Like most single-walled DCF tents, condensation was a constant issue for us. During the first leg of our trip, temperatures dropped to just above freezing most nights, and we saw lots of rain and humidity. These were challenging conditions as we wanted to keep the main doors zipped shut, but that only increased the amount of condensation buildup on the inside of the shelter each morning. I’m happy we packed two small camp towels, because I quickly got into the habit of clearing out the tent and lying on my back inside to wipe up all the condensation on the interior walls. It was significant, and for someone who spends most of the year in a cool, humid environment, it could be a deal breaker. The best case scenario is that it’s not too windy or rainy to leave the doors fully unzipped during the night, or you master the art of pitching the tent to raise it more off the ground to increase ventilation.
Just like the tent, Durston’s Z-Flick poles are also a pleasure to use. According to Durston, at just under 100 grams each, they are the lightest adjustable carbon poles on the market. They use a large diameter tubing, premium carbon fiber construction, and external ‘flick’ style adjusters that are quick and offer continuous adjustment. There are five sections and they pack down to just 12” long, which is great for bikepacking, and the included velcro loops ensure they don’t rattle around all day inside your bag. Durston also claims their poles are compatible with more tents because they have two different tip styles (point or handle), meaning they will work with virtually any type of trekking-pole style tent.
Due to the X-Mid’s consistent exterior wall slopes and relatively moderate angles, it does a good job in windy conditions. It’s nice not having to worry about how the tent is set-up relative to the wind, as the angles are close to equal on all sides. If conditions worsen, there are multiple additional guy line points that further strengthen the setup. The DCF construction also assists in windy conditions because it doesn’t sag when wet and won’t retain moisture, allowing its shape to remain consistent and mostly taught.
- DCF construction is lightweight, durable, and waterproof.
- Minimal but doesn’t sacrifice key features like bug protection, a full coverage fly, pockets, and magnetic door keepers.
- Packs down small, even without stuffing.
- Z-Flick tent poles pack down to just 12” long, making them easy to stuff inside with the shelter or into a frame or handlebar bag.
- Lots of interior space thanks to the unique parallelogram shape, offset poles, and dual peaks.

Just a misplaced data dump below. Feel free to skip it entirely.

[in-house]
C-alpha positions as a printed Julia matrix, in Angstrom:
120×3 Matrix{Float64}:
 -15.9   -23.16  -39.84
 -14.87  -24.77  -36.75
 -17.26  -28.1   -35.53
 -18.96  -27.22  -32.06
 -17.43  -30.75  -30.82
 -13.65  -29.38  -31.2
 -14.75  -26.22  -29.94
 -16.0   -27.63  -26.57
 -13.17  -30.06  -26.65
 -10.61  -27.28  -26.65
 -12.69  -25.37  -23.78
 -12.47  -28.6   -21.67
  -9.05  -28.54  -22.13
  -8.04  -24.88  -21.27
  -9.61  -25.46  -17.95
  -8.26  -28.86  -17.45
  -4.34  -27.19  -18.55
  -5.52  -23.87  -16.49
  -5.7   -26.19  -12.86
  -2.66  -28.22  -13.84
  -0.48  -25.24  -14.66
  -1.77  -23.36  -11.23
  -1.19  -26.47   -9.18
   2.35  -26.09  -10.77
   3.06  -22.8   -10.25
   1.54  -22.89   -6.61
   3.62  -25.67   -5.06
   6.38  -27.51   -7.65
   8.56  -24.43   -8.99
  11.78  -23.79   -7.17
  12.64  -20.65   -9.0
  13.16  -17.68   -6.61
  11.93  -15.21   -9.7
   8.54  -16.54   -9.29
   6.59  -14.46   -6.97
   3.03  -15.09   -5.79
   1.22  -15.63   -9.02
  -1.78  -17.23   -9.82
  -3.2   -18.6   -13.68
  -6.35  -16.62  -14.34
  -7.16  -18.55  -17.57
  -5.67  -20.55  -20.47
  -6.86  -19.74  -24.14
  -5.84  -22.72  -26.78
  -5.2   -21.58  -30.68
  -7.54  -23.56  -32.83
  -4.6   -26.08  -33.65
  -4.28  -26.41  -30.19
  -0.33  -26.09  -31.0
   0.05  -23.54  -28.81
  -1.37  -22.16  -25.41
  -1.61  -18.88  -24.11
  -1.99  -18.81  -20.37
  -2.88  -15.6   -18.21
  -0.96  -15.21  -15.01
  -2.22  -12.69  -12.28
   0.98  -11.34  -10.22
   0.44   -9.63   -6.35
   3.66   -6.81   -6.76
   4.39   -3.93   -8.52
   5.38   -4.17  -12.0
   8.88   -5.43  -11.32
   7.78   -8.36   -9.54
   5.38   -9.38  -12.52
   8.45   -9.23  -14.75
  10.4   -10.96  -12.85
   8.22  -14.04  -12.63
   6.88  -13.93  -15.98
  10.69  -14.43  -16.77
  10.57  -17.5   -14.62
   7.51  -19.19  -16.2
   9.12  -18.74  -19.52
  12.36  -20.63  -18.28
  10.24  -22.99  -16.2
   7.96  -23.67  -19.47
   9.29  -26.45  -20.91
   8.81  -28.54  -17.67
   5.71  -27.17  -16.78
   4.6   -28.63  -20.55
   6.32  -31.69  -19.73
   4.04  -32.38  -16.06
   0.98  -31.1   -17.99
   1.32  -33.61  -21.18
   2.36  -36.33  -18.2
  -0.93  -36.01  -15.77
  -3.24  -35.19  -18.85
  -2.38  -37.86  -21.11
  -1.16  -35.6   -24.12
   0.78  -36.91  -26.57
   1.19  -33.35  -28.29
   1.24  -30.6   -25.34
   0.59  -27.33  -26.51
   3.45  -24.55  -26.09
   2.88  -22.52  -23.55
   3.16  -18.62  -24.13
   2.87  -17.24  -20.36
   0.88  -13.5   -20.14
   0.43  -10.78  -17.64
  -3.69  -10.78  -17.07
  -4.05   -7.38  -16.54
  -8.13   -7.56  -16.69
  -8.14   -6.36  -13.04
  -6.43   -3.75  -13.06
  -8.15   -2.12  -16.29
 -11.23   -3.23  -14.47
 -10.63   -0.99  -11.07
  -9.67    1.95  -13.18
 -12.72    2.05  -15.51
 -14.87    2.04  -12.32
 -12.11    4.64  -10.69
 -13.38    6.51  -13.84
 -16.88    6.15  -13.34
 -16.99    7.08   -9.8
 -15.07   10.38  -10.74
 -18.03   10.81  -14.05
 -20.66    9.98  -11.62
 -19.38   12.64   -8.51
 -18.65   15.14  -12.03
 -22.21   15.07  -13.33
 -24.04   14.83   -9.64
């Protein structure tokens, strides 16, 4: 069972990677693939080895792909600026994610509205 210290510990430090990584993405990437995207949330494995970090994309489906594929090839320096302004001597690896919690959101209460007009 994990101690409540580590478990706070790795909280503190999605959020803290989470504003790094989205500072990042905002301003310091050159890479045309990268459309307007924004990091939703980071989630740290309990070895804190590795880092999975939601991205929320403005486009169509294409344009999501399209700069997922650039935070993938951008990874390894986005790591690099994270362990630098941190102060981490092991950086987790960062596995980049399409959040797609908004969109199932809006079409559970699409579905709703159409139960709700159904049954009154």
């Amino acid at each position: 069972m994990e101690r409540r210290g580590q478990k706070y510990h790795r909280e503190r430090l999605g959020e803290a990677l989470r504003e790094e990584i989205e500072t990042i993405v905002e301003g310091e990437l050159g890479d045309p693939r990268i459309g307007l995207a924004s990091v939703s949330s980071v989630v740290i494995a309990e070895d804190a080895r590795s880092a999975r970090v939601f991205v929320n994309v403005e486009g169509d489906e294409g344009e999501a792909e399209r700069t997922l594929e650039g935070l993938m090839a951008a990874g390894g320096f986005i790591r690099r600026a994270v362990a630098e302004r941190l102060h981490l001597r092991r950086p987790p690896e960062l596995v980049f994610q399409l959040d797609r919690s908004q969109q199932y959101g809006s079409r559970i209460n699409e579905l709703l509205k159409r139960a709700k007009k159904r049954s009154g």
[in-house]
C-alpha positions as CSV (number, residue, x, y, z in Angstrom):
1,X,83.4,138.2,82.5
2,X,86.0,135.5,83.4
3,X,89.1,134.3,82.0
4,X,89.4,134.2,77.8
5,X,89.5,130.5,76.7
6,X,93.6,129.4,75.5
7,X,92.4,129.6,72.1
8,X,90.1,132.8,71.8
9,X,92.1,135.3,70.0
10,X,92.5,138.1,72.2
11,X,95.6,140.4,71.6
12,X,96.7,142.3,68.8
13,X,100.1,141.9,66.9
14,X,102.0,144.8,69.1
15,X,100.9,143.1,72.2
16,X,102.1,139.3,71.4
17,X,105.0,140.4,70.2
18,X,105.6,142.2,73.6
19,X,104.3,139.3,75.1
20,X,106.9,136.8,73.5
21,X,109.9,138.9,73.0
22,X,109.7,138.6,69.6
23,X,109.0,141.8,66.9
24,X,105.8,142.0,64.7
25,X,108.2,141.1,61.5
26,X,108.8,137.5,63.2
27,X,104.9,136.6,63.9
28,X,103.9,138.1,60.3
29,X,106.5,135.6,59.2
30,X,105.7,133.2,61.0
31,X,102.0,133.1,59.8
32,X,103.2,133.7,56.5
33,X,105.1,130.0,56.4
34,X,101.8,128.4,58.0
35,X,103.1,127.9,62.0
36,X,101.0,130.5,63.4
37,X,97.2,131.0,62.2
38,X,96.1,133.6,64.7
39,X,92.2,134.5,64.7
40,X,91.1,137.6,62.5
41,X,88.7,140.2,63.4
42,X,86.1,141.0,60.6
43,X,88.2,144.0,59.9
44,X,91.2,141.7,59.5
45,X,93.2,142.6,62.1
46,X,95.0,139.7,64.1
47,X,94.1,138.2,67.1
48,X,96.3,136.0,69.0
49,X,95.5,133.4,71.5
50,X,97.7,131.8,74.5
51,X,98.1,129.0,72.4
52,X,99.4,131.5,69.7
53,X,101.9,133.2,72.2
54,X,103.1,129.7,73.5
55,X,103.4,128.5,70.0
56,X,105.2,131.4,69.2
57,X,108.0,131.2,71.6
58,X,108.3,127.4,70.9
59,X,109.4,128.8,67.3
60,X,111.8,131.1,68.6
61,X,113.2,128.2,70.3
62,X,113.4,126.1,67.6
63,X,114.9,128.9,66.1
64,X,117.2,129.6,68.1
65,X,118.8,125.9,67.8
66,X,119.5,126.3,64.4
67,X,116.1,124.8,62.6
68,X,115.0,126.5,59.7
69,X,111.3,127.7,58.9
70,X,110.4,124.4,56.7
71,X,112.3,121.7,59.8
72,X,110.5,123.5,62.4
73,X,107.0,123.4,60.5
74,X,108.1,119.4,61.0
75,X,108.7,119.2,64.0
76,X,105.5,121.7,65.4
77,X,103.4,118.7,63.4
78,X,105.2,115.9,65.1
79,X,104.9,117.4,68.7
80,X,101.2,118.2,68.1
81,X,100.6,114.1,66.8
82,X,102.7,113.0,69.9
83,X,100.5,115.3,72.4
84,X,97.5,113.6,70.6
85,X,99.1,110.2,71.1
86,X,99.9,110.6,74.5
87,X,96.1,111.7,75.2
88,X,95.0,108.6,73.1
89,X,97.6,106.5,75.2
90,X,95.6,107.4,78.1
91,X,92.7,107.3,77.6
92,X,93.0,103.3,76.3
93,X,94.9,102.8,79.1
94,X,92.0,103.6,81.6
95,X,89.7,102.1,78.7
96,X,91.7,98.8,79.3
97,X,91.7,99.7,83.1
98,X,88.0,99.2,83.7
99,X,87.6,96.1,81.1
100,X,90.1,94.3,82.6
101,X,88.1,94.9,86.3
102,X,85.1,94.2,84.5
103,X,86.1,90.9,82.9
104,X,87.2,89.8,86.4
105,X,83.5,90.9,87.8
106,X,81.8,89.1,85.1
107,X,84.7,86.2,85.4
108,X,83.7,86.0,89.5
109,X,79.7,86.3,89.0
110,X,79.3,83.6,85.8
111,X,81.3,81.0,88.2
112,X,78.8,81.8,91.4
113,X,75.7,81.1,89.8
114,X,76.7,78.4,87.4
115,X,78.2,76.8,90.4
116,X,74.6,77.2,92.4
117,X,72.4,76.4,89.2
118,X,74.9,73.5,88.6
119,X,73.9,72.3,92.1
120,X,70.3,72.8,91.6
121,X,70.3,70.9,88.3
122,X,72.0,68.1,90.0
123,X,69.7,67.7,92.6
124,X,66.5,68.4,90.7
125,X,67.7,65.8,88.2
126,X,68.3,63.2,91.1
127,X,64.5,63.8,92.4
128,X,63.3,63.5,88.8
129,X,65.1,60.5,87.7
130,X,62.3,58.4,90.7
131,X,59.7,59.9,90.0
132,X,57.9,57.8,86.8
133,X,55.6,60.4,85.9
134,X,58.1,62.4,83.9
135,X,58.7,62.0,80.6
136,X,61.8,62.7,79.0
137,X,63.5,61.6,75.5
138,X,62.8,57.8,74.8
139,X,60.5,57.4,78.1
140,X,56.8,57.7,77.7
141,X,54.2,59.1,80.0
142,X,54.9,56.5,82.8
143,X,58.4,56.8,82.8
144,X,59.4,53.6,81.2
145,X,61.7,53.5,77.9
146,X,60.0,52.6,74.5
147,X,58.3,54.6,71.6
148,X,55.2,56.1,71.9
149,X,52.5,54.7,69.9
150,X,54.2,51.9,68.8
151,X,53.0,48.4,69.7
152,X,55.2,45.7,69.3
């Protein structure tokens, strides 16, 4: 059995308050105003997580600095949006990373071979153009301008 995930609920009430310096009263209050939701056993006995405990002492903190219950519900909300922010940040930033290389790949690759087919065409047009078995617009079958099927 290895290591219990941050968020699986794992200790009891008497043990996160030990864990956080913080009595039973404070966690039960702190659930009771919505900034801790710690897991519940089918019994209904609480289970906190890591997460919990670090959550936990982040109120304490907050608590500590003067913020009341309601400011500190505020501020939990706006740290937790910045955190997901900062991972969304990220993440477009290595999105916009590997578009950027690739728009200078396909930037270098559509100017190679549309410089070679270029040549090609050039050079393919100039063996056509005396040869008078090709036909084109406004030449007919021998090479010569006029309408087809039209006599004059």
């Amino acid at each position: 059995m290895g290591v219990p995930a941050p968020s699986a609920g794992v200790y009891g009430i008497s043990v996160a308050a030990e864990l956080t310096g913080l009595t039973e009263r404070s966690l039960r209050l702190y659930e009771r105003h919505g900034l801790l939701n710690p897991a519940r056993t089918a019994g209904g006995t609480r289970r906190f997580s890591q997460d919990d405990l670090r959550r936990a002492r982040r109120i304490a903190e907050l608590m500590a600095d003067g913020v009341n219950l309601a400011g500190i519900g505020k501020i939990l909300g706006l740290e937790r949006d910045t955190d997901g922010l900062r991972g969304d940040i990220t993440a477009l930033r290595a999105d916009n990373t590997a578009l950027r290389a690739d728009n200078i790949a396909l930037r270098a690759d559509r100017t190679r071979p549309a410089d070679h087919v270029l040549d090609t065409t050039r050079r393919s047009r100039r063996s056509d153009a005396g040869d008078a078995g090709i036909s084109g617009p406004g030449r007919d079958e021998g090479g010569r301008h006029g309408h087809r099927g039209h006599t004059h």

- Just four stakes needed for a basic pitch, although six are ideal when using the doors.
- DCF tents are expensive. Thankfully, the polyester version of the X-Mid and X-Mid 2 share many of the same specs (but they’re heavier and less durable).
- Condensation can be a real issue in humid and cold climates. Pack an absorbent towel and limit the amount of gear you bring inside the tent at night.
- Since DCF doesn’t like to be stuffed, the pack size isn’t as small as it could be, and the resulting packed stuff sack isn’t very tight.
- Capacity: Two-Person
- Material: 0.55 oz Dyneema, 15D Sil/PEU nylon
- Weight: 1,017 grams (2.2 pounds) – complete kit
- Place of Manufacture: China
- Price: $679 USD (body + stuff sack only)
- Manufacturer’s Details: DurstonGear.com
If you’ve made it this far, you’ve likely figured out I have a love/hate relationship with non-freestanding tents. Mix in the added complexity of a single-walled and DCF construction, and I often start questioning whether the pros are worth the inherent cons. Truthfully, I’ve never had great experiences using this style of shelter, but on paper, the Durston X-Mid design and shape looked different, and I’m happy I took a gamble and gave it a shot.
It turns out that Durston’s lofty claims, especially compared to some other great shelters, are surprisingly valid. After some practice, the X-Mid Pro 2 is simple to set up, tear down, and live in. The offset poles and internal parallelogram shape are one of its greatest strengths, effectively increasing the tent’s inside space while limiting any funky external angles that might catch wind or rain. The fact that it only requires four stakes and that Durston designed a highly packable and functional carbon pole kit to accompany it are just bonuses. In all, there’s a lot to like about it.
The X-Mid Pro 2 isn’t perfect, however. Condensation build-up proved to be an issue for us. Although this isn’t specific to the X-Mid 2 Pro and is a problem with most, if not all, single-walled trekking pole tents, it’s something worth considering depending on what conditions you normally camp in. In my eyes, the design and functionality of the tent outweigh the annoyance of having to wipe down the inside most mornings. If carefully rolling up the tent due to its DCF construction isn’t your thing, picking up the stuffable polyester version is also a realistic option. It’s heavier, but I would bet it would be easier to pack down smaller than the pro version.
To summarize, the Durston X-Mid Pro 2 proved to be a fantastic option for our six-week bikepacking trip in Australia. Once we got the hang of it, it felt more like a home than any other tents Emily and I have used together.